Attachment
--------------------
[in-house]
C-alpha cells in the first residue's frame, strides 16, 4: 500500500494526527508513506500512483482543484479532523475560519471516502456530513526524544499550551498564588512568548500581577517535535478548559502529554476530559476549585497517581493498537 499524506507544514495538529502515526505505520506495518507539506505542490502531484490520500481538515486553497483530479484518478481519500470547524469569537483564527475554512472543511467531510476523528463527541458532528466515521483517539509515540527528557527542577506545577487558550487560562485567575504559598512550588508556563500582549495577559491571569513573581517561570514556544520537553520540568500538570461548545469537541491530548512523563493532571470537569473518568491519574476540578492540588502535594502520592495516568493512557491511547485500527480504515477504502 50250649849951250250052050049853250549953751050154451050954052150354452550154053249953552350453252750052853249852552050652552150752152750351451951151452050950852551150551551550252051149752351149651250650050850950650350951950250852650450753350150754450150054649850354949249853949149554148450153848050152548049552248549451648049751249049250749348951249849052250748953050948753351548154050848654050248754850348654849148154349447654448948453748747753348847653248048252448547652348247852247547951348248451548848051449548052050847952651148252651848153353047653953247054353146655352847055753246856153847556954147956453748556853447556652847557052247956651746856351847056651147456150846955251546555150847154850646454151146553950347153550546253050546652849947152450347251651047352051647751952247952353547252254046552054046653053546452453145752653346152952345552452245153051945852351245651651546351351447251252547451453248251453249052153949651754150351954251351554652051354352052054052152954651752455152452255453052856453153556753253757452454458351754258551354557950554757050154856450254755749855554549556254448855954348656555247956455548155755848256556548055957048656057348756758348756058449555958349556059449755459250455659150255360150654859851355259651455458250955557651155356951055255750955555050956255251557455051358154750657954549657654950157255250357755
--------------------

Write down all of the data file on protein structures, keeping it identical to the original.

[in-house]
C-alpha cells in the first residue's frame, strides 16, 4: 500500500494526527508513506500512483482543484479532523475560519471516502456530513526524544499550551498564588512568548500581577517535535478548559502529554476530559476549585497517581493498537 499524506507544514495538529502515526505505520506495518507539506505542490502531484490520500481538515486553497483530479484518478481519500470547524469569537483564527475554512472543511467531510476523528463527541458532528466515521483517539509515540527528557527542577506545577487558550487560562485567575504559598512550588508556563500582549495577559491571569513573581517561570514556544520537553520540568500538570461548545469537541491530548512523563493532571470537569473518568491519574476540578492540588502535594502520592495516568493512557491511547485500527480504515477504502 50250649849951250250052050049853250549953751050154451050954052150354452550154053249953552350453252750052853249852552050652552150752152750351451951151452050950852551150551551550252051149752351149651250650050850950650350951950250852650450753350150754450150054649850354949249853949149554148450153848050152548049552248549451648049751249049250749348951249849052250748953050948753351548154050848654050248754850348654849148154349447654448948453748747753348847653248048252448547652348247852247547951348248451548848051449548052050847952651148252651848153353047653953247054353146655352847055753246856153847556954147956453748556853447556652847557052247956651746856351847056651147456150846955251546555150847154850646454151146553950347153550546253050546652849947152450347251651047352051647751952247952353547252254046552054046653053546452453145752653346152952345552452245153051945852351245651651546351351447251252547451453248251453249052153949651754150351954251351554652051354352052054052152954651752455152452255453052856453153556753253757452454458351754258551354557950554757050154856450254755749855554549556254448855954348656555247956455548155755848256556548055957048656057348756758348756058449555958349556059449755459250455659150255360150654859851355259651455458250955557651155356951055255750955555050956255251557455051358154750657954549657654950157255250357755